of land, which had previously been used mainly for agriculture, was converted to residential areas and roads, and space for houses and apartments, industry and trade as well as new roads. That is equivalent to an area covering the urban districts of Stuttgart, Mannheim and Karlsruhe, the three largest cities in Baden-Württemberg. During the same period, the population of the state remained virtually unchanged (approximately 10.7 million).
As the German National Academy of Science and Engineering points out in its aforementioned paper, “lack of information is one of the principal reasons of low levels of awareness regarding land consumption.“ However, statistical data available to the agencies is not sufficient for evaluating the changes in land use. For example, some agricultural land (which despite the described losses of the past decades still covers almost half of Baden-Württemberg’s total land area) has undergone drastic changes due to the increasing use of crops for biogas and fuel generation, as well as the need to create space for wind turbines, electricity lines, power grids, etc., which will continue in the future.
The IFEU-Institute in Heidelberg had earlier proposed a detailed classification of farming and forestry land using criteria based on their proximity to nature and sustainable usage. Such results must then be applied to new developments in economic and legislative tools for careful management and sustainable planning. It is important to take into consideration the financial worth and value potential of the land, which continues to increase as the intense competition among the various users grows. An example for this is the necessity to expand the flood meadows along rivers due to the increased risk of devastating floods. However, such expansion has not made any progress due to the private interests of landowners.
The German Soil Science Society’s annual convention in 2013 was entitled: “Soils know no borders”. This may be valid in terms of material cycles and interactions with the biological and the non-biological environment. But in terms of bioeconomic issues, it must be pointed out that of the three major inalienable common goods or “common heritage” of humankind – land, water, air – none is more restricted and divided by man than land.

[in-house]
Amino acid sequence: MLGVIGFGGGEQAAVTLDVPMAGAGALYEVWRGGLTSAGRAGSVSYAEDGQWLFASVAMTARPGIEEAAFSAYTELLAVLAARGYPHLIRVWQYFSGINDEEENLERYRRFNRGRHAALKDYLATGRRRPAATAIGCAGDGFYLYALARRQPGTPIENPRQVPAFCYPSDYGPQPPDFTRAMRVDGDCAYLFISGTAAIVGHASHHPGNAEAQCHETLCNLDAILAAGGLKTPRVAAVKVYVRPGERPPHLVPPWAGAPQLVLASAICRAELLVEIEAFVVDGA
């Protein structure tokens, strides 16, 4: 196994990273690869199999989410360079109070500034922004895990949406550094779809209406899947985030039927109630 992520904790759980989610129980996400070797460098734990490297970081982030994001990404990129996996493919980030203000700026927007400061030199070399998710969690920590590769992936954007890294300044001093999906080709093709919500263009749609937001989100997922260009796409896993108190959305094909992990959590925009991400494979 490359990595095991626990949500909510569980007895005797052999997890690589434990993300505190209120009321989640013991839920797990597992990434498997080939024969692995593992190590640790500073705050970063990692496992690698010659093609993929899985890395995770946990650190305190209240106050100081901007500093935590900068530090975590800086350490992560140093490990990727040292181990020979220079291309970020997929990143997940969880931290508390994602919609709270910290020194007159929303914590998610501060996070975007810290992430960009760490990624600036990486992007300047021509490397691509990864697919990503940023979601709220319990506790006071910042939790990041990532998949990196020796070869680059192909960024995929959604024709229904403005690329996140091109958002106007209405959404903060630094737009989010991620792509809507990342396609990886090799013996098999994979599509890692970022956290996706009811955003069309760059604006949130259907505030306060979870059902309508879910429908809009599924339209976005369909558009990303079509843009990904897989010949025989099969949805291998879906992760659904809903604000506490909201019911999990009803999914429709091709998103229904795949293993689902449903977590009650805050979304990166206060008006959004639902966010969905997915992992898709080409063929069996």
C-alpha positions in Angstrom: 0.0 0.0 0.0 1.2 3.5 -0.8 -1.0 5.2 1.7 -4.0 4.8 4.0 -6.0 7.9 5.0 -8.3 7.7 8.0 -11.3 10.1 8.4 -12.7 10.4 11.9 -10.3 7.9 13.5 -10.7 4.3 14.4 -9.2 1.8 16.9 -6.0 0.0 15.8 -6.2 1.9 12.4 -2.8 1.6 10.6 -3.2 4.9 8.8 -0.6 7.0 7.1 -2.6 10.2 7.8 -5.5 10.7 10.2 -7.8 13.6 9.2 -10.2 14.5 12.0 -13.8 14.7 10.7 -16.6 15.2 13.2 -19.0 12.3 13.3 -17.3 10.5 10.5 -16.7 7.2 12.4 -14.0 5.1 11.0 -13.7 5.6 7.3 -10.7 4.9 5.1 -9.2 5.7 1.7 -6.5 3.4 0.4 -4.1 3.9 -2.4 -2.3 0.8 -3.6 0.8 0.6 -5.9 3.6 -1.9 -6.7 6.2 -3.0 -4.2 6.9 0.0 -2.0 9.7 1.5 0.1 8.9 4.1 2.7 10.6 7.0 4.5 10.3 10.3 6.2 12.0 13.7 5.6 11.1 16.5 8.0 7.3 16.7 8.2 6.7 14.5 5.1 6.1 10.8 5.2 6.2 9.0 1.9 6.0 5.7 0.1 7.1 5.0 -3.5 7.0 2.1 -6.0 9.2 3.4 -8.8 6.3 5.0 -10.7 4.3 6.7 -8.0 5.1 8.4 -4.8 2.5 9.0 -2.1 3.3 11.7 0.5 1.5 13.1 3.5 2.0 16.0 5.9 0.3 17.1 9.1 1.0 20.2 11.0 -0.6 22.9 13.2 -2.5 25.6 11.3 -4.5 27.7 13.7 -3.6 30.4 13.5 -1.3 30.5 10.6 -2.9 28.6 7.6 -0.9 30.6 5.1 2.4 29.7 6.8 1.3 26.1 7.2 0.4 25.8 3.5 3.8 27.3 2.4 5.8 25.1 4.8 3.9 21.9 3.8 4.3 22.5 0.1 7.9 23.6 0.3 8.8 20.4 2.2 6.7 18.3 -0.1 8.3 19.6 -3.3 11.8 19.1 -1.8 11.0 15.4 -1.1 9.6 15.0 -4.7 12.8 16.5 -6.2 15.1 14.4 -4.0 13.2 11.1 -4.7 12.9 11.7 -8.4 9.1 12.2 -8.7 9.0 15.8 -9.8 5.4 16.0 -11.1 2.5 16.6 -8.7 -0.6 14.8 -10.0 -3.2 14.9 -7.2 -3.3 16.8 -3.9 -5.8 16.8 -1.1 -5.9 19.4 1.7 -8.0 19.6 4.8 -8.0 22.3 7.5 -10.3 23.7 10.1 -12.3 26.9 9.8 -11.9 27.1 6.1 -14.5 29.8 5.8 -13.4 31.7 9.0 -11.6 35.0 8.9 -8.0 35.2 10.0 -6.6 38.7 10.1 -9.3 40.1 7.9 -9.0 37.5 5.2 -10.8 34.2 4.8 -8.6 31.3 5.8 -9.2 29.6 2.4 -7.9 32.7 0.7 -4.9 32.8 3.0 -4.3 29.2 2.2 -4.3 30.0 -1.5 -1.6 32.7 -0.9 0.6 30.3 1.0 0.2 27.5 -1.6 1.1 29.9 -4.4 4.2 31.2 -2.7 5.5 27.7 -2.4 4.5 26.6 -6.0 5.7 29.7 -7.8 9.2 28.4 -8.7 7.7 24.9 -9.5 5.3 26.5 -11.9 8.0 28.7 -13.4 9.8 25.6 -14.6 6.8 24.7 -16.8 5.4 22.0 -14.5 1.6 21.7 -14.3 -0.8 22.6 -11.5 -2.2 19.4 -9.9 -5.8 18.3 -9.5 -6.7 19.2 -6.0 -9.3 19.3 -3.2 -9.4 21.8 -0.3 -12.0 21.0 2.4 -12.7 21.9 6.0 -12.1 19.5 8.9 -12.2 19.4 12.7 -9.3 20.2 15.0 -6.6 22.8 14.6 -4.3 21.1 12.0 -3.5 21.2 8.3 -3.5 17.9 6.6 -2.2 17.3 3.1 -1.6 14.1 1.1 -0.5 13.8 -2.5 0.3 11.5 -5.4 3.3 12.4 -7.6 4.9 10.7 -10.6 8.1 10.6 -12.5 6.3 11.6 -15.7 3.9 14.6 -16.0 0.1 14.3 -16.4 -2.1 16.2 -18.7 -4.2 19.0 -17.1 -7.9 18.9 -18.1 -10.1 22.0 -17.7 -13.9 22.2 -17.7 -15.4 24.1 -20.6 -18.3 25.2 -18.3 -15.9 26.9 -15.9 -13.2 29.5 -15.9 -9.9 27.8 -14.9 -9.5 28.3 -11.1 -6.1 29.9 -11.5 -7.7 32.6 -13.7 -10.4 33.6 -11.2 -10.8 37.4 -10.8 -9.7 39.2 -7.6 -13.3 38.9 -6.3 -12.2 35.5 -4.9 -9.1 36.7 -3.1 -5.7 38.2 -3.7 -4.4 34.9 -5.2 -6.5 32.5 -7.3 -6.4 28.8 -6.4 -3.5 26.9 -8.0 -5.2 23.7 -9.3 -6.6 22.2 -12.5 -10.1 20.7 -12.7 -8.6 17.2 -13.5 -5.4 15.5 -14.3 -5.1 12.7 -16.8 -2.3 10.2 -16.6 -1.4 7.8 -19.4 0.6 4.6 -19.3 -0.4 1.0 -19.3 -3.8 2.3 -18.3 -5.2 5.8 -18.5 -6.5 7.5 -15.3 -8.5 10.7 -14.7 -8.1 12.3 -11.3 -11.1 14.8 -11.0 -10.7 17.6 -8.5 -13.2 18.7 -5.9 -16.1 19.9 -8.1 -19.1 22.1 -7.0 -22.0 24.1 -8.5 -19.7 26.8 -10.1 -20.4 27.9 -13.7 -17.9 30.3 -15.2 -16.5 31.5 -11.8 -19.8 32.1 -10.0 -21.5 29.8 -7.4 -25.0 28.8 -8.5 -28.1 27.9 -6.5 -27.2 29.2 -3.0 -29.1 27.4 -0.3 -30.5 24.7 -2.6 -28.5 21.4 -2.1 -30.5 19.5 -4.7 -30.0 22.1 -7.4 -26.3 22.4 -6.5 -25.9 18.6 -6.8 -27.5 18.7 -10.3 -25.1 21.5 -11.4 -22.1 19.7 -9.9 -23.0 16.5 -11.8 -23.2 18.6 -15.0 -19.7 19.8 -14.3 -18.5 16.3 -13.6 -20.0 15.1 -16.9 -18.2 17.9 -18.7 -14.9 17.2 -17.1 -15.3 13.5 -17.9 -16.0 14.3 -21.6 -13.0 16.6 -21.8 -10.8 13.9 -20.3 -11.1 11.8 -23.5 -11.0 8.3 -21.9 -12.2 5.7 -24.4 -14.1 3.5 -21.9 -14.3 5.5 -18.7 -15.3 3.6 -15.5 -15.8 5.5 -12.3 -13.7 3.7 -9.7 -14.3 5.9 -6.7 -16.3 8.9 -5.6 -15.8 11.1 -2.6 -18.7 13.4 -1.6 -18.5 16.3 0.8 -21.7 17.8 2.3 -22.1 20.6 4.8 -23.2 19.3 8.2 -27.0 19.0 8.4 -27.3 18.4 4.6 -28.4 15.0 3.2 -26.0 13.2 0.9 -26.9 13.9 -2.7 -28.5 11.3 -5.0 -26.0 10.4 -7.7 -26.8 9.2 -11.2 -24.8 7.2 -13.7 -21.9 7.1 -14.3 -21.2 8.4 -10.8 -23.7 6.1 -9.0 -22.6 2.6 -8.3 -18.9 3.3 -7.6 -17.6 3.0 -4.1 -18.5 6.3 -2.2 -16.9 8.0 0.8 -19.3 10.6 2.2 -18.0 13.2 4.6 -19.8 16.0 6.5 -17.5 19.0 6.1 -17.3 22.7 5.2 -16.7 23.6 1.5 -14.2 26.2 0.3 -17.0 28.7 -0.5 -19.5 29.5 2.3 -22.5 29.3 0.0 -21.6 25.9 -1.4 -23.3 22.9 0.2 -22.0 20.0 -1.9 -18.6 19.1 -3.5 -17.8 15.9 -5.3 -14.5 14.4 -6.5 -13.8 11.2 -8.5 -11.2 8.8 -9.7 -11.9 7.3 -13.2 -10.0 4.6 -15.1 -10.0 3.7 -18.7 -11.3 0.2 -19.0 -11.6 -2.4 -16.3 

The Institute for Energy and Environmental Research (IFEU)
The Institute for Energy and Environmental Research Heidelberg GmbH (IFEU) is a world-renowned independent institute for researching issues of environmental relevance. It is financed exclusively through project-linked funds, mostly from research projects and assessments on behalf of public bodies such as federal, state and local authorities or the Federal Environment Agency (UBA). Additionally, there are projects funded by private enterprises. The IFEU is a recognised non-profit organisation and is politically and economically independent. The shareholders are all long-term employees. The institute currently has around 70 employees, mostly from environmental science and engineering backgrounds.
Some of the institute’s activities include scientific studies, environmental and sustainability analyses, the preparation of life cycle assessments and risk analyses, as well as advisory and consulting activities in the context of environmental impact studies and strategic environmental reviews. With the development of application-oriented concepts, public relations work and focussed consulting, the IFEU supports decisions in politics, society and the economy in terms of environmental protection and sustainable development.
The IFEU was founded in 1978 by scientists from the University of Heidelberg, including the chemist Dr. Ulrich Höpfner who managed the institute for many decades and is now retired but continues to provide consulting support. The IFEU is currently managed by the engineer Markus Duscha and the physicist Jürgen Giegrich.
Georessource Boden – Wirtschaftsfaktor und Ökosystemdienstleister. Empfehlungen für eine Bündelung der wissenschaftlichen Kompetenz im Boden- und Landmanagement (acatech position paper, December 2012; in German only; see link to acatech on right-hand side).